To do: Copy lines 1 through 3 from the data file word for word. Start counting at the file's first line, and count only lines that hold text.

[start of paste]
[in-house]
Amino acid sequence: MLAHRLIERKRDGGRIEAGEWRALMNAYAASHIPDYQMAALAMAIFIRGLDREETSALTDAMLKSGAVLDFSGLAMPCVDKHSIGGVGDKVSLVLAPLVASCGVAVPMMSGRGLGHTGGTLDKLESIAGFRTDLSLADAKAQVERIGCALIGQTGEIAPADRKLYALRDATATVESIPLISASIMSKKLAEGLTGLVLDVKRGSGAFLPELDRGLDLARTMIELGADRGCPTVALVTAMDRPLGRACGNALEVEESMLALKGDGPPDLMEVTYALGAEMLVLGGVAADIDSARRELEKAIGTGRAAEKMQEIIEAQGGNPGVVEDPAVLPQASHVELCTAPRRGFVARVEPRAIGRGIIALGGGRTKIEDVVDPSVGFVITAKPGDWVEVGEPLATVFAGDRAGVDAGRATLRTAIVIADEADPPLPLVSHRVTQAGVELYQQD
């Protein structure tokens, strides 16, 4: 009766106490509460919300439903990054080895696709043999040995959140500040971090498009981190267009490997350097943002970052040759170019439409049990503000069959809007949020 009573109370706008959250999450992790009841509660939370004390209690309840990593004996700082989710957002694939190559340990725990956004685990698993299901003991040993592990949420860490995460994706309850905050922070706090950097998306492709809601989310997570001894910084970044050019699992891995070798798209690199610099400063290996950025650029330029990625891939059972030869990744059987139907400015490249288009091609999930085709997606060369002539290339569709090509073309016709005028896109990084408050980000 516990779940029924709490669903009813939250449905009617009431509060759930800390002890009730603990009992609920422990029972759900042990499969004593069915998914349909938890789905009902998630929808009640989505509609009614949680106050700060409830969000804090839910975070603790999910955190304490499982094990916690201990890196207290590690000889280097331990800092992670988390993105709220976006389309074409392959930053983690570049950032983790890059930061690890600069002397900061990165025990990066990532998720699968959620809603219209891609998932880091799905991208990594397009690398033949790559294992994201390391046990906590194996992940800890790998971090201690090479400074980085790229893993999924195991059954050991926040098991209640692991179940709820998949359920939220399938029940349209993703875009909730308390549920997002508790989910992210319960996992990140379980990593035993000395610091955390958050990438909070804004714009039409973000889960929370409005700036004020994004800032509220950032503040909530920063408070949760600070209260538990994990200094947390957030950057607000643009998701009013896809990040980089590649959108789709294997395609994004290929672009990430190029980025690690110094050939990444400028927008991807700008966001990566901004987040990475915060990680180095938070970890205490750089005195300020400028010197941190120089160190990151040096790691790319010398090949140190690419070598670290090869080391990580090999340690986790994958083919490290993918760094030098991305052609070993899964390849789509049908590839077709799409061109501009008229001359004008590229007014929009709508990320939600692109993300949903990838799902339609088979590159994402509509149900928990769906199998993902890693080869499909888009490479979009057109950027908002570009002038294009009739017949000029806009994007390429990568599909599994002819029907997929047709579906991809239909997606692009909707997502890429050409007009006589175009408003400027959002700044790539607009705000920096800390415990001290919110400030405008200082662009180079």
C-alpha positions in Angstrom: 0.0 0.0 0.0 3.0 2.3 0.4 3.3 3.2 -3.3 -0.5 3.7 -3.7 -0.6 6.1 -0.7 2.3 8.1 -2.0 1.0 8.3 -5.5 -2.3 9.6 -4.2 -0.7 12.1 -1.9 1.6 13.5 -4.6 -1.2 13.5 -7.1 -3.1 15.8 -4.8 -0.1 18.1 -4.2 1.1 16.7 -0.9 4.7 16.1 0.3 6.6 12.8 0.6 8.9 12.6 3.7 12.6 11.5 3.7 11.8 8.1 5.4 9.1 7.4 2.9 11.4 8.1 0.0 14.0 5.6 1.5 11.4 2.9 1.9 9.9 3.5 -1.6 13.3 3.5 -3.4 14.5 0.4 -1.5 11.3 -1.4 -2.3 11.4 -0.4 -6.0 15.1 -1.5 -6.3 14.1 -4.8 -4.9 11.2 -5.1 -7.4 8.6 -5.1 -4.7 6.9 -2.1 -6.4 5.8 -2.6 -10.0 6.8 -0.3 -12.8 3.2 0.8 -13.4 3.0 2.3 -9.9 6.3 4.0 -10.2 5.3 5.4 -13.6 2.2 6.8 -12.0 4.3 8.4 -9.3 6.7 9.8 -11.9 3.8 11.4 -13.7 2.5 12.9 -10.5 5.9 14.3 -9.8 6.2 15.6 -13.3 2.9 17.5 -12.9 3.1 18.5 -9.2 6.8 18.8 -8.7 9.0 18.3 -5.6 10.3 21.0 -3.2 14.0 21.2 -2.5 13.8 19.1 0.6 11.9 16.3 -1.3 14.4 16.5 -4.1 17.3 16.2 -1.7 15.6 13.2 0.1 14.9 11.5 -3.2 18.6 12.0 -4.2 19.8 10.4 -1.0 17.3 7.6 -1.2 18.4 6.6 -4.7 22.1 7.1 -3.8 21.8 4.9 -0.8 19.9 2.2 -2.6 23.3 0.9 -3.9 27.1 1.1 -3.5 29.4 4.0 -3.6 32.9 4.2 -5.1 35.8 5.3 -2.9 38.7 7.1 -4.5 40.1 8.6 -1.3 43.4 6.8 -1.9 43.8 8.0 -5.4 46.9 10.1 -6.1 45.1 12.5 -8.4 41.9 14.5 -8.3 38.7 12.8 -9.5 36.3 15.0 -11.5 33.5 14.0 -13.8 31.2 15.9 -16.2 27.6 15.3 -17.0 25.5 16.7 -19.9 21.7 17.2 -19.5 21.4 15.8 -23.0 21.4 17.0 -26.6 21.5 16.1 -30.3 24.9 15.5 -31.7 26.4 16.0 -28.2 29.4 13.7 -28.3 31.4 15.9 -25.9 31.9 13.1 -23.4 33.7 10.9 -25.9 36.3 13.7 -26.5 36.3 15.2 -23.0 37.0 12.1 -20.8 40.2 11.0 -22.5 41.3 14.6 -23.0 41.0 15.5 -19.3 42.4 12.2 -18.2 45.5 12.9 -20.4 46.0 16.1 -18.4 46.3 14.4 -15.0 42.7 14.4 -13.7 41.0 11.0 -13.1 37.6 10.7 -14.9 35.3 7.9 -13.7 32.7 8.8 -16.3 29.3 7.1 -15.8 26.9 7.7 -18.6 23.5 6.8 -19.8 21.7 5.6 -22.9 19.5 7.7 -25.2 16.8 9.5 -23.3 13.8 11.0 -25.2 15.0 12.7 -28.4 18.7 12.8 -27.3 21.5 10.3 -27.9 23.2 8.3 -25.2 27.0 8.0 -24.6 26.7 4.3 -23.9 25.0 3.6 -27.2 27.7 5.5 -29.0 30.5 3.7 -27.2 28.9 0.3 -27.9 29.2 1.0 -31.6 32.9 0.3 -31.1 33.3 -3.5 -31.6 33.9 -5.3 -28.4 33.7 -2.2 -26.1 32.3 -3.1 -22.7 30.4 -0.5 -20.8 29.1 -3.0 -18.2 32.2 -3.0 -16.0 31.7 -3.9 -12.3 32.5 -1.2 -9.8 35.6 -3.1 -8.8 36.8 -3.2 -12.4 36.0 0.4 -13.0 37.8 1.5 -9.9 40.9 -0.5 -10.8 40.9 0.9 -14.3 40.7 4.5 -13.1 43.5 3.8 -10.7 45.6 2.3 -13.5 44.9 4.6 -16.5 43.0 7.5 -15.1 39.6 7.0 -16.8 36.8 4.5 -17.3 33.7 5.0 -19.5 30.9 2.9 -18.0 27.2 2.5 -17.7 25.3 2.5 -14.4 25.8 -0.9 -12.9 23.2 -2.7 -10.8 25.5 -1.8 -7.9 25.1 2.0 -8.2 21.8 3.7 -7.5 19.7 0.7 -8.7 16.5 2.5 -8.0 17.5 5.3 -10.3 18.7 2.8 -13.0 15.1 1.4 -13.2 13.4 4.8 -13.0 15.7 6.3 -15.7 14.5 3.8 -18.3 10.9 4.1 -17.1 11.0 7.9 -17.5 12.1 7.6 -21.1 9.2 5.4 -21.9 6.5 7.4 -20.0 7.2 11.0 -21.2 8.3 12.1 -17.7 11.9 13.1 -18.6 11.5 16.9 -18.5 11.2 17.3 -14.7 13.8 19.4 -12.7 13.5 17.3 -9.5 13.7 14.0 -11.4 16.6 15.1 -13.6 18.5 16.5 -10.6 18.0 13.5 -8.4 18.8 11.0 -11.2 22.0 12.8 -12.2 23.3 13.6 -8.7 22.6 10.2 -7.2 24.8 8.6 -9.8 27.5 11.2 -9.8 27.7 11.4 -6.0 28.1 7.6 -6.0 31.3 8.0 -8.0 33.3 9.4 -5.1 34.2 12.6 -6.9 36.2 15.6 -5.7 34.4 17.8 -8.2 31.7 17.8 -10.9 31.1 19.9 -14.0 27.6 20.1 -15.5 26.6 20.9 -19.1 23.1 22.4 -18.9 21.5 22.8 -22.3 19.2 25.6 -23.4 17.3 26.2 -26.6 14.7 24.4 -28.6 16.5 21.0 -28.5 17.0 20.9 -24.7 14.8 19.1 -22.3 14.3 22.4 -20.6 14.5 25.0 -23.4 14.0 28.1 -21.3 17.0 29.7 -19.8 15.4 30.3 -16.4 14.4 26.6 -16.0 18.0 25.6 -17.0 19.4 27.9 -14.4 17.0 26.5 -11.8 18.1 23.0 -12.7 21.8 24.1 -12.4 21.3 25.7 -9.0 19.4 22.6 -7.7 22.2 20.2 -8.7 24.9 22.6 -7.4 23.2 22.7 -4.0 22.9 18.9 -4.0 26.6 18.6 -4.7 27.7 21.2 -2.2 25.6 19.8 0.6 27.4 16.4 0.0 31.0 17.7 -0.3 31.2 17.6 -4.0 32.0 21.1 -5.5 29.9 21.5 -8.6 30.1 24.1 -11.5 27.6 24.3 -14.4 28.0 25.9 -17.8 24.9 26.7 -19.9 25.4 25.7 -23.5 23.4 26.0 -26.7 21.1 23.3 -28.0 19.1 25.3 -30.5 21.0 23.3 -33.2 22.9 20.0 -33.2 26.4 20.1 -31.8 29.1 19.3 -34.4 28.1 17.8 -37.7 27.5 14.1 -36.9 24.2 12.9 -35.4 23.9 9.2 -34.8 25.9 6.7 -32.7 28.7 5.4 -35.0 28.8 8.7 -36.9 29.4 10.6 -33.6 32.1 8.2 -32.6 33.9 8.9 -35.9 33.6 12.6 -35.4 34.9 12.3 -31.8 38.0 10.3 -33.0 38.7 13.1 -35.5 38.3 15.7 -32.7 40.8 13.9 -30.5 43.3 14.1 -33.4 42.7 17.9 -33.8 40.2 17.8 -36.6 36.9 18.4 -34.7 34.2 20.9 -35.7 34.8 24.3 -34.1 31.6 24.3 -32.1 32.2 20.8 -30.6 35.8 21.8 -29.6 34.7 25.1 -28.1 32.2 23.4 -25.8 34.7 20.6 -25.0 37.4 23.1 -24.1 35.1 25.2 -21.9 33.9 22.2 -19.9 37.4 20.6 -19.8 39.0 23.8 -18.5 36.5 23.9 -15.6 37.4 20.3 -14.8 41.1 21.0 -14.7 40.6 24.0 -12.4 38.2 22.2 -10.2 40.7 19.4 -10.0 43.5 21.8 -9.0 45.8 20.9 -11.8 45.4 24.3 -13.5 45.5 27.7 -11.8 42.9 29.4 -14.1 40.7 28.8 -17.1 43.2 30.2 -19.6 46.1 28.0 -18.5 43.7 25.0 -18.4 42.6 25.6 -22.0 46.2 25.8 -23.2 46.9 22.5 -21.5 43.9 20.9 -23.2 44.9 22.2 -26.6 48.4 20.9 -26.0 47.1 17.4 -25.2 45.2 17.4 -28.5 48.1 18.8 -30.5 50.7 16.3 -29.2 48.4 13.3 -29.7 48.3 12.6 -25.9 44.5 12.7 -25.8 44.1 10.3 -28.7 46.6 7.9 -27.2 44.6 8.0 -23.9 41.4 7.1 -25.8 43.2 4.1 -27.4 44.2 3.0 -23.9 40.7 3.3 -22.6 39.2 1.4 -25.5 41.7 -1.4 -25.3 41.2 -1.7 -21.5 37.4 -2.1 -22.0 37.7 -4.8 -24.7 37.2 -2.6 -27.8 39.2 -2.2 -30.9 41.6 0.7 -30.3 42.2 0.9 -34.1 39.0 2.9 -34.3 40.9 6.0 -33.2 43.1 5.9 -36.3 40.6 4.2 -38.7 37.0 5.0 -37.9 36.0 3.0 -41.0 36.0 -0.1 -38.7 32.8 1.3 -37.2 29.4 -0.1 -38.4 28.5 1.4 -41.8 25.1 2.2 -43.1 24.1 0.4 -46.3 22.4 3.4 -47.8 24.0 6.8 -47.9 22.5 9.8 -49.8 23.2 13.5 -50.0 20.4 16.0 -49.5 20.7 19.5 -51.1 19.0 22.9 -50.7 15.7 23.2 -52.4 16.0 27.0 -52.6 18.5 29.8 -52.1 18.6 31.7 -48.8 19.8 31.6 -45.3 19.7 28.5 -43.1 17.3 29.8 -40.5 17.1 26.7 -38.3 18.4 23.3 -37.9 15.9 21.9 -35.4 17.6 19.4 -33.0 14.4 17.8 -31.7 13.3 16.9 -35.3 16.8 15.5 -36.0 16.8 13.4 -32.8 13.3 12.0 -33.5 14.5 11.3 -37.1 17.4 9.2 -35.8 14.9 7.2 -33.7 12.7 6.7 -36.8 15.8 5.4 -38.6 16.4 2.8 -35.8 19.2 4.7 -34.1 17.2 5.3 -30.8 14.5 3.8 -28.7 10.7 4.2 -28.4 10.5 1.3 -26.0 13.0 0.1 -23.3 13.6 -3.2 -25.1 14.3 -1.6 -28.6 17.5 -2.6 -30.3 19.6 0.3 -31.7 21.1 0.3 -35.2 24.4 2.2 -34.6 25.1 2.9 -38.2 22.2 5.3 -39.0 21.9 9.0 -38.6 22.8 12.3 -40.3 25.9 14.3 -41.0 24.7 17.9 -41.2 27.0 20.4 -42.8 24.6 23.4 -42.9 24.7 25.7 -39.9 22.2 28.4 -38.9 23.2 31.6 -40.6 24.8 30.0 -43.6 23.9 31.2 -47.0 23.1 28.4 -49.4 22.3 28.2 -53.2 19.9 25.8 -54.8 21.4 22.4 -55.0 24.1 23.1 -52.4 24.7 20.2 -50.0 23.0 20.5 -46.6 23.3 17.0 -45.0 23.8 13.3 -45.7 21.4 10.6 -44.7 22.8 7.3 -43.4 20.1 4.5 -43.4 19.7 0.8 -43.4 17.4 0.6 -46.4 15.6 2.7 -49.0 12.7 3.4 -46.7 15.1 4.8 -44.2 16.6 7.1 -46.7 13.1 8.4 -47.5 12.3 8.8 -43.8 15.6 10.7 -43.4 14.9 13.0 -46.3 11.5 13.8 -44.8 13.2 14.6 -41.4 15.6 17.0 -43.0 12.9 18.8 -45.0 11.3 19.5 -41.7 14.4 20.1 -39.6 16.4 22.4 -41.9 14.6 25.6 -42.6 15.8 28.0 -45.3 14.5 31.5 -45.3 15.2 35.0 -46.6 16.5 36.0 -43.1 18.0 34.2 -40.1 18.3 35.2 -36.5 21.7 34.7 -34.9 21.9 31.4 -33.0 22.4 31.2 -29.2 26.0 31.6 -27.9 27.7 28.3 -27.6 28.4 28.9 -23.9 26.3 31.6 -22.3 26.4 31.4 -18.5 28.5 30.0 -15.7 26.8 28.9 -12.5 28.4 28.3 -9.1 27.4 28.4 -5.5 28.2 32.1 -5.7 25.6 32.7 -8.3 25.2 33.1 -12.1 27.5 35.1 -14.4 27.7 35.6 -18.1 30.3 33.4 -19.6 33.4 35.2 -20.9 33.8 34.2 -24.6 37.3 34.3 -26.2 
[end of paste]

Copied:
[in-house]
Amino acid sequence: MLAHRLIERKRDGGRIEAGEWRALMNAYAASHIPDYQMAALAMAIFIRGLDREETSALTDAMLKSGAVLDFSGLAMPCVDKHSIGGVGDKVSLVLAPLVASCGVAVPMMSGRGLGHTGGTLDKLESIAGFRTDLSLADAKAQVERIGCALIGQTGEIAPADRKLYALRDATATVESIPLISASIMSKKLAEGLTGLVLDVKRGSGAFLPELDRGLDLARTMIELGADRGCPTVALVTAMDRPLGRACGNALEVEESMLALKGDGPPDLMEVTYALGAEMLVLGGVAADIDSARRELEKAIGTGRAAEKMQEIIEAQGGNPGVVEDPAVLPQASHVELCTAPRRGFVARVEPRAIGRGIIALGGGRTKIEDVVDPSVGFVITAKPGDWVEVGEPLATVFAGDRAGVDAGRATLRTAIVIADEADPPLPLVSHRVTQAGVELYQQD
């Protein structure tokens, strides 16, 4: 009766106490509460919300439903990054080895696709043999040995959140500040971090498009981190267009490997350097943002970052040759170019439409049990503000069959809007949020 009573109370706008959250999450992790009841509660939370004390209690309840990593004996700082989710957002694939190559340990725990956004685990698993299901003991040993592990949420860490995460994706309850905050922070706090950097998306492709809601989310997570001894910084970044050019699992891995070798798209690199610099400063290996950025650029330029990625891939059972030869990744059987139907400015490249288009091609999930085709997606060369002539290339569709090509073309016709005028896109990084408050980000 516990779940029924709490669903009813939250449905009617009431509060759930800390002890009730603990009992609920422990029972759900042990499969004593069915998914349909938890789905009902998630929808009640989505509609009614949680106050700060409830969000804090839910975070603790999910955190304490499982094990916690201990890196207290590690000889280097331990800092992670988390993105709220976006389309074409392959930053983690570049950032983790890059930061690890600069002397900061990165025990990066990532998720699968959620809603219209891609998932880091799905991208990594397009690398033949790559294992994201390391046990906590194996992940800890790998971090201690090479400074980085790229893993999924195991059954050991926040098991209640692991179940709820998949359920939220399938029940349209993703875009909730308390549920997002508790989910992210319960996992990140379980990593035993000395610091955390958050990438909070804004714009039409973000889960929370409005700036004020994004800032509220950032503040909530920063408070949760600070209260538990994990200094947390957030950057607000643009998701009013896809990040980089590649959108789709294997395609994004290929672009990430190029980025690690110094050939990444400028927008991807700008966001990566901004987040990475915060990680180095938070970890205490750089005195300020400028010197941190120089160190990151040096790691790319010398090949140190690419070598670290090869080391990580090999340690986790994958083919490290993918760094030098991305052609070993899964390849789509049908590839077709799409061109501009008229001359004008590229007014929009709508990320939600692109993300949903990838799902339609088979590159994402509509149900928990769906199998993902890693080869499909888009490479979009057109950027908002570009002038294009009739017949000029806009994007390429990568599909599994002819029907997929047709579906991809239909997606692009909707997502890429050409007009006589175009408003400027959002700044790539607009705000920096800390415990001290919110400030405008200082662009180079």